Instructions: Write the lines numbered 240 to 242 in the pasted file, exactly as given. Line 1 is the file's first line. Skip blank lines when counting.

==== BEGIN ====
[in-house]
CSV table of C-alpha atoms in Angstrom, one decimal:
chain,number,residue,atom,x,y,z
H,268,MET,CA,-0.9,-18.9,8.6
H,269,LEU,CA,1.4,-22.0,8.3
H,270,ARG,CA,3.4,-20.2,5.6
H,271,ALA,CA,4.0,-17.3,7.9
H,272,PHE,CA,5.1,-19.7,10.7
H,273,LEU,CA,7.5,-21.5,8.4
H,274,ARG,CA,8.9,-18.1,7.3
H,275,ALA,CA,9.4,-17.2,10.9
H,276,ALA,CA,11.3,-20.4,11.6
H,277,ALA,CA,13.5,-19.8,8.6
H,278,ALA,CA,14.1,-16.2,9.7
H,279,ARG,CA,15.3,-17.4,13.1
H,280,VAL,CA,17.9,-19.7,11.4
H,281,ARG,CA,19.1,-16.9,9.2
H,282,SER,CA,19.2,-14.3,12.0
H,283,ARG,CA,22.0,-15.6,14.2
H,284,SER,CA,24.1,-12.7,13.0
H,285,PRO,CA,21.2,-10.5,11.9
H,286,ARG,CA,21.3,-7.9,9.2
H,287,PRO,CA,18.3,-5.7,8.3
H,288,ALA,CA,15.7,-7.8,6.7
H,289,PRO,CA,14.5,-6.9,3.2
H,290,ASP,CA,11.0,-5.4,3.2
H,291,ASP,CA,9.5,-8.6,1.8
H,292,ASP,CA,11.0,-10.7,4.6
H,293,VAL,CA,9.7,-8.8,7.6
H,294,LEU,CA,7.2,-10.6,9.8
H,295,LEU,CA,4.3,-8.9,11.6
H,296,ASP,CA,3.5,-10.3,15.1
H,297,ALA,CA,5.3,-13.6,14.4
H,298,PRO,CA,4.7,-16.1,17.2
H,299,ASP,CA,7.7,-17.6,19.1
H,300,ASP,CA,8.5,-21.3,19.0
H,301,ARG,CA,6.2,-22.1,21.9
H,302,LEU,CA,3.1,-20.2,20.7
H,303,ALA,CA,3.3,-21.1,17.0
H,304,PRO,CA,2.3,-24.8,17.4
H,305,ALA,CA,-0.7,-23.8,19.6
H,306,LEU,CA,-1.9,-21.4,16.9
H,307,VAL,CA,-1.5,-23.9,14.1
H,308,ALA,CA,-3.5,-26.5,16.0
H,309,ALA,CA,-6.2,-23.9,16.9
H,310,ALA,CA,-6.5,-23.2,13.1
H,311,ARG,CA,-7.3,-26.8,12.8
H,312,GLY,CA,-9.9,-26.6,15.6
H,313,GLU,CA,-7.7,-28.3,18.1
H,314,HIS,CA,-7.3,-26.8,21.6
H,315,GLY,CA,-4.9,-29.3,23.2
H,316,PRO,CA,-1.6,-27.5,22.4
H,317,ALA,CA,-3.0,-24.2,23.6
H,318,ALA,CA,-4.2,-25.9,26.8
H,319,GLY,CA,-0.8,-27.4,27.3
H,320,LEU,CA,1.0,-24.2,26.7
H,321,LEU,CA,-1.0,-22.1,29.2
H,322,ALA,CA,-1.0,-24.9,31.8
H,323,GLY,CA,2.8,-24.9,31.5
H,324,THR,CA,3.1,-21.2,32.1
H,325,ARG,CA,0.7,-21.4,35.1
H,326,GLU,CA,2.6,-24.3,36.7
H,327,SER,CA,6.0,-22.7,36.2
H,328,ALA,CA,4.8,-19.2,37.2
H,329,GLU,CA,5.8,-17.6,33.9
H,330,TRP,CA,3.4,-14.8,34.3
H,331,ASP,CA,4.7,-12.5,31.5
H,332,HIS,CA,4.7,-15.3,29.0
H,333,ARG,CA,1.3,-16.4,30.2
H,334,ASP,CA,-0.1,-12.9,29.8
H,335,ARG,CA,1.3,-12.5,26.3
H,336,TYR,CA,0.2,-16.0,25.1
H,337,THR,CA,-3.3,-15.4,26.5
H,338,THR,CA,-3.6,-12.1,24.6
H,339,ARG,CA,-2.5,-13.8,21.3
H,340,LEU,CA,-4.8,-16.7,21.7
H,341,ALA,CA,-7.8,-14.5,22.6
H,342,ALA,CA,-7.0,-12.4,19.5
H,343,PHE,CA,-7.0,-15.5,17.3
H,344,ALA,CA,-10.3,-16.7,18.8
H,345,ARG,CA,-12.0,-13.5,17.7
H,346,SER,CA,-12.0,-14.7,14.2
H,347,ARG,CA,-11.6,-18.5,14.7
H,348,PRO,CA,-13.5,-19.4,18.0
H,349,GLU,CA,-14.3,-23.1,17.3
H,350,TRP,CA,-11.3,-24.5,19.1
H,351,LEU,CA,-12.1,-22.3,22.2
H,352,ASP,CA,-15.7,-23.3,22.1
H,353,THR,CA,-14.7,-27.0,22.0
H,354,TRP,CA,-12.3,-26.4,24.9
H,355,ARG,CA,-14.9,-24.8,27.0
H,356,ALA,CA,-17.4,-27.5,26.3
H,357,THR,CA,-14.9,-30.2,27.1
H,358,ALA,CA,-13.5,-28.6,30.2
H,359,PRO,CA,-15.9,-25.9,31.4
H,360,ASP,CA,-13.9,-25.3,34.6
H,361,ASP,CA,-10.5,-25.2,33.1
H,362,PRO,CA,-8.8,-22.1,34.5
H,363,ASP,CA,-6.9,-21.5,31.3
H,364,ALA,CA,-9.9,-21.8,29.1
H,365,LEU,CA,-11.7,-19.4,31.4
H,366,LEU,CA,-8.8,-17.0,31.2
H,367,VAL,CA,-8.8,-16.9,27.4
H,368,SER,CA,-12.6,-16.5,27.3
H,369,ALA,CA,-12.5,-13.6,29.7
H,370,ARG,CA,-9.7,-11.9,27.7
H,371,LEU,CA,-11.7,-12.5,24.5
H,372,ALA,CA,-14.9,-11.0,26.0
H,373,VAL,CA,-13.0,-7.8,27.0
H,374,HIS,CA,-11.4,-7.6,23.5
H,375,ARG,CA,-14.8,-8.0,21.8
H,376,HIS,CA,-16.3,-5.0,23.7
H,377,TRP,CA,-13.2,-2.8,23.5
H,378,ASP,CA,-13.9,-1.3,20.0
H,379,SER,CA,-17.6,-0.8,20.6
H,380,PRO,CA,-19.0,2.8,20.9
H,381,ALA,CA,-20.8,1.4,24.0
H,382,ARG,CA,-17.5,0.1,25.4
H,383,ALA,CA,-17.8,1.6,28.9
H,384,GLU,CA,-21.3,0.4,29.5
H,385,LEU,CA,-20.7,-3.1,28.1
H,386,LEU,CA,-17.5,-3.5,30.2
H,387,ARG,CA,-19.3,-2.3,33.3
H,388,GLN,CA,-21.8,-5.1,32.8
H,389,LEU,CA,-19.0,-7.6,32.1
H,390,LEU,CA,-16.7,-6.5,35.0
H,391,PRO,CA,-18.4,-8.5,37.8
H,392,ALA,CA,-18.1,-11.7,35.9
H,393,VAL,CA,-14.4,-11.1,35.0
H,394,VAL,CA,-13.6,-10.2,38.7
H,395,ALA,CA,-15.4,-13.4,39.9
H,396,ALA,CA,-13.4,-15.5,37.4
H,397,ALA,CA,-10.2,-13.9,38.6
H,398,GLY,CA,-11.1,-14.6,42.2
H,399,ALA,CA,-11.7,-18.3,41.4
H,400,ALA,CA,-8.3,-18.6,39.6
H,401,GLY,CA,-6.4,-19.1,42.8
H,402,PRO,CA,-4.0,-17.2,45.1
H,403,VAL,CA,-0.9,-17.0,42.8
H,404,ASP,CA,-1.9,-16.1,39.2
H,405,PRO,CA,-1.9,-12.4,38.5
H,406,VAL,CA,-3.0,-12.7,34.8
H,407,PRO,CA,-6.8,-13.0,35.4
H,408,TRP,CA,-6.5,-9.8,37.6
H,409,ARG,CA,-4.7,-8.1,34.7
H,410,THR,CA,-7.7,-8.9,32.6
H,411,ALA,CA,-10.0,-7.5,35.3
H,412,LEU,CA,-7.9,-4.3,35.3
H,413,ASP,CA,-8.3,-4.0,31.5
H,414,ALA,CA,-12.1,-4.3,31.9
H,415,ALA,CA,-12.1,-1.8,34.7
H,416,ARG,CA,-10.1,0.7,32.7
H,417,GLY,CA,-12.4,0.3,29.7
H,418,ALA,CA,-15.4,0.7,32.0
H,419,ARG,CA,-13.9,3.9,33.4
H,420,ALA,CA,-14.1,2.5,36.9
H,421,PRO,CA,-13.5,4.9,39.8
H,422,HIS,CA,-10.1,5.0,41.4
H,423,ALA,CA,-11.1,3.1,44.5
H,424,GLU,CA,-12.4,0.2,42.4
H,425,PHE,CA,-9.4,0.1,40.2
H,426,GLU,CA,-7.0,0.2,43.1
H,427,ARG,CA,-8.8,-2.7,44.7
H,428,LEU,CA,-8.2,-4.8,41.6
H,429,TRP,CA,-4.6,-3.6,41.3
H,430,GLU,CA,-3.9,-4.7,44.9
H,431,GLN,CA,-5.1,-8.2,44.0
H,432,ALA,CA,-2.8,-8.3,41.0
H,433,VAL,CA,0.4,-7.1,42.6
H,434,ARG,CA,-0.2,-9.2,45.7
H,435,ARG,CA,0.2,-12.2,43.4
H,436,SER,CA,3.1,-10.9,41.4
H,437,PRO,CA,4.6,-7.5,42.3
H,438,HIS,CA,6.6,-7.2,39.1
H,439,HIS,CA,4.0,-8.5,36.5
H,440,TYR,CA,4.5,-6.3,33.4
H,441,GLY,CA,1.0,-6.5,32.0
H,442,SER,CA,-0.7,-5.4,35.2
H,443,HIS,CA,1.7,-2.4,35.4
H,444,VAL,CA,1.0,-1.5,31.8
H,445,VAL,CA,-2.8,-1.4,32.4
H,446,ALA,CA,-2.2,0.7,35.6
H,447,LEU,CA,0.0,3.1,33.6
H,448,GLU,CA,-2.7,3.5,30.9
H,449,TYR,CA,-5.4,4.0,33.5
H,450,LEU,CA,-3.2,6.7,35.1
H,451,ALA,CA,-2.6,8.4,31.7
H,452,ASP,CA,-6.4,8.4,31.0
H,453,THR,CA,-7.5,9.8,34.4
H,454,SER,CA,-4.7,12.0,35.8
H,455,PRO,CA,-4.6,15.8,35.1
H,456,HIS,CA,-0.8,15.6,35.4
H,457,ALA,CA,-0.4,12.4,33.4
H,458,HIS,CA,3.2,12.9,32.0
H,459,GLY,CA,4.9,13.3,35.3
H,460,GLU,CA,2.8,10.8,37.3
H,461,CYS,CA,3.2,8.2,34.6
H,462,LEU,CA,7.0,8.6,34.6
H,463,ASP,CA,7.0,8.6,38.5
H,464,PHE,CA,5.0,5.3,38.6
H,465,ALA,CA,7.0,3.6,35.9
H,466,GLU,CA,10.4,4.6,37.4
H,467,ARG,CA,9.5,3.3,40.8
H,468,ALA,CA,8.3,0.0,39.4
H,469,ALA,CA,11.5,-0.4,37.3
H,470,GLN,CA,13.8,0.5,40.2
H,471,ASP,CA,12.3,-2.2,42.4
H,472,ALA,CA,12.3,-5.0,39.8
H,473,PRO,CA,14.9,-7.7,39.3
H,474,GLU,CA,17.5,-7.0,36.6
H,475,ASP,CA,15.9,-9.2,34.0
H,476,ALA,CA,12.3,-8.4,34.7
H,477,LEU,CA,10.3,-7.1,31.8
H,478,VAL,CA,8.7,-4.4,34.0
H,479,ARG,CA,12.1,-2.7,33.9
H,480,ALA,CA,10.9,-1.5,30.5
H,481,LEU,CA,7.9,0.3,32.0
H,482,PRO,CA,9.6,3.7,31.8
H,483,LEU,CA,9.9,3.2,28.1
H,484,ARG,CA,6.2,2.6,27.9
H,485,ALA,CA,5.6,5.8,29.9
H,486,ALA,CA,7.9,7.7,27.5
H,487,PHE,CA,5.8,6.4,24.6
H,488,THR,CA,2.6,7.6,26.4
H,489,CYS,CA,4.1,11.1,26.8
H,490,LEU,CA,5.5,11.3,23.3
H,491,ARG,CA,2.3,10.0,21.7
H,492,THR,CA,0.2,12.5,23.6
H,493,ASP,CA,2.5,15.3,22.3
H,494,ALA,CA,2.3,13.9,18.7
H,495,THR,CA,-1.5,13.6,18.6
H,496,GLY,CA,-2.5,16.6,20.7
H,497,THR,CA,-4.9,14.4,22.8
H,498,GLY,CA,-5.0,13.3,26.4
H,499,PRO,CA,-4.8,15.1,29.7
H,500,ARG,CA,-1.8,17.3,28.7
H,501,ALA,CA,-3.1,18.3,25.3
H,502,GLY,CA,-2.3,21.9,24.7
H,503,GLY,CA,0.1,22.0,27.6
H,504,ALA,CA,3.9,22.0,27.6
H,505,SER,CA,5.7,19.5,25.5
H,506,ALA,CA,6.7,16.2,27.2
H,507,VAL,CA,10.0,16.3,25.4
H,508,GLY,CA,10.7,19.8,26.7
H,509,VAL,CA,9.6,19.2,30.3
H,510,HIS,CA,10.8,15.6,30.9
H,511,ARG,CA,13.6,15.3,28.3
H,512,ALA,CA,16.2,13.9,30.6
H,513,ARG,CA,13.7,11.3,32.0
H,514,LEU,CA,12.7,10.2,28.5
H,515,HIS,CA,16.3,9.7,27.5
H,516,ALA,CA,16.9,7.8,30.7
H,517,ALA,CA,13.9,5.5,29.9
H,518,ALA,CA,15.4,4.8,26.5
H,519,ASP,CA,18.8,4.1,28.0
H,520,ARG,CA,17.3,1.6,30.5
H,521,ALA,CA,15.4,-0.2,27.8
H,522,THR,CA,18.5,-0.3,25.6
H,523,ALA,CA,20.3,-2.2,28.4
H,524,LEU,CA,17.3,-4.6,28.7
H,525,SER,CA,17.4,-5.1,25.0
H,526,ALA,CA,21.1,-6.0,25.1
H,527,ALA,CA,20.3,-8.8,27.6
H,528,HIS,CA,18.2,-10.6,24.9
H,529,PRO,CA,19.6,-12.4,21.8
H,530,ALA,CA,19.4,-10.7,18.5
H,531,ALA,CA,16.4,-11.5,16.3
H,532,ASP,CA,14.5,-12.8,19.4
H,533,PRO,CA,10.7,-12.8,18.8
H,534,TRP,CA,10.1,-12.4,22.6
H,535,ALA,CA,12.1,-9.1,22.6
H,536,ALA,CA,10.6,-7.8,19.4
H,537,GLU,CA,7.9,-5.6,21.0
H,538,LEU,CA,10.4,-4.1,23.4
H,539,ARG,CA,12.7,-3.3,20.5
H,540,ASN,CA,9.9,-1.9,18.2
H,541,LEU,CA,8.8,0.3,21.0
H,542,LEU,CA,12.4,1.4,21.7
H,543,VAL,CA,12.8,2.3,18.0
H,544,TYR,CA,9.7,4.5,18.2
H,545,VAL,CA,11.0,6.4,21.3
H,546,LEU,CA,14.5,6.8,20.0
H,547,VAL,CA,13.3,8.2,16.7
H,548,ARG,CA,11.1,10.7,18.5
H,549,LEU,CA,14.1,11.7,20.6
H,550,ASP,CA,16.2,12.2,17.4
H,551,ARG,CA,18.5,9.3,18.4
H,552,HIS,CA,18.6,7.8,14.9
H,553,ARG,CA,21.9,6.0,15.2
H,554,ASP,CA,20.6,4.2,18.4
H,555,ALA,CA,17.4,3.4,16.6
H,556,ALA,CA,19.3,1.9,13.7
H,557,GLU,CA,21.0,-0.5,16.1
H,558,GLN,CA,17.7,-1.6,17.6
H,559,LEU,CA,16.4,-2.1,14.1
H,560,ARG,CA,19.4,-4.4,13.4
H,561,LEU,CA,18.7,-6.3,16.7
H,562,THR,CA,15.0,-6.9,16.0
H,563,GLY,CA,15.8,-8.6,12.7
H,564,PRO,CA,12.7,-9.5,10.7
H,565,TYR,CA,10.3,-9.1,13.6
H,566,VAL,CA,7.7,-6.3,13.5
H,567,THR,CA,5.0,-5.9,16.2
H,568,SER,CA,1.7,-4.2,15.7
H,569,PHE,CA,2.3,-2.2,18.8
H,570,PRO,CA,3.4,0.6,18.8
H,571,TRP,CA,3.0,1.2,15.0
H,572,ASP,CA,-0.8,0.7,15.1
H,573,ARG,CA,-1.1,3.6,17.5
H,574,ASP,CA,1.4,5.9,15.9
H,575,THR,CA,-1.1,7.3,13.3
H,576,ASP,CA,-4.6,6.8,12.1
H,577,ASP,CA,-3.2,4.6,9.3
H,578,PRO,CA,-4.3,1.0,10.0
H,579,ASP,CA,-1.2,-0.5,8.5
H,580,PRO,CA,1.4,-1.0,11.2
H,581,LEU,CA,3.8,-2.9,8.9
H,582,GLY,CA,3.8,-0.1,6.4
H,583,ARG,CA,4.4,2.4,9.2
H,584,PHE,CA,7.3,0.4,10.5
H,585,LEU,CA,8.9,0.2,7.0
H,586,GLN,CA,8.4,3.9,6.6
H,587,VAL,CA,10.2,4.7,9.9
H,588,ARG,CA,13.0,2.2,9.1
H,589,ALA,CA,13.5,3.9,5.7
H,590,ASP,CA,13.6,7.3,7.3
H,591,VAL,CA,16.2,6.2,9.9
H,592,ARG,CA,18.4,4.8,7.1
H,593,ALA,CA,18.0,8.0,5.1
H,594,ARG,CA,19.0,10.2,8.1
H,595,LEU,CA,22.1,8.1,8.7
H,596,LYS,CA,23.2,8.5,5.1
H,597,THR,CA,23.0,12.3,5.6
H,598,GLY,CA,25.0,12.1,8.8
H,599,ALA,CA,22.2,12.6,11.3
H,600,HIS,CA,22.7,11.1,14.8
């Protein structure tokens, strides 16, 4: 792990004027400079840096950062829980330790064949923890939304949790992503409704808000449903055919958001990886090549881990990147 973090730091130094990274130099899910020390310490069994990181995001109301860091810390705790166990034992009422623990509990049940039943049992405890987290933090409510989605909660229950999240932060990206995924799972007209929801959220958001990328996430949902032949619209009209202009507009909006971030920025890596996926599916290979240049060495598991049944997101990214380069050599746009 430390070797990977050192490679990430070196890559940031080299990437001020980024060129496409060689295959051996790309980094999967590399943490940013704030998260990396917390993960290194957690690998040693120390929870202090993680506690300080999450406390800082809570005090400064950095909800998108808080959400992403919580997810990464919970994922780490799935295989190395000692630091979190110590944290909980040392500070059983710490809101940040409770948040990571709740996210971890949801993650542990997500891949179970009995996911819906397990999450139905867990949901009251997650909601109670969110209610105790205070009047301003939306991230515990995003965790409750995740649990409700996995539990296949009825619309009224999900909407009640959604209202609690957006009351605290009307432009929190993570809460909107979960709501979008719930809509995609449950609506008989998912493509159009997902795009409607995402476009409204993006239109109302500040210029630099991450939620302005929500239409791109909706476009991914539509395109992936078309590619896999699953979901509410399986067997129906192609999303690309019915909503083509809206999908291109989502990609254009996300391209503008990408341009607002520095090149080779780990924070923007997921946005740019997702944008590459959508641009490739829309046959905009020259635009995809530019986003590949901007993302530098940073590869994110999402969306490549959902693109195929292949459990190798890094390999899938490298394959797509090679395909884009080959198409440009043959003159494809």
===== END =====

H,504,ALA,CA,3.9,22.0,27.6
H,505,SER,CA,5.7,19.5,25.5
H,506,ALA,CA,6.7,16.2,27.2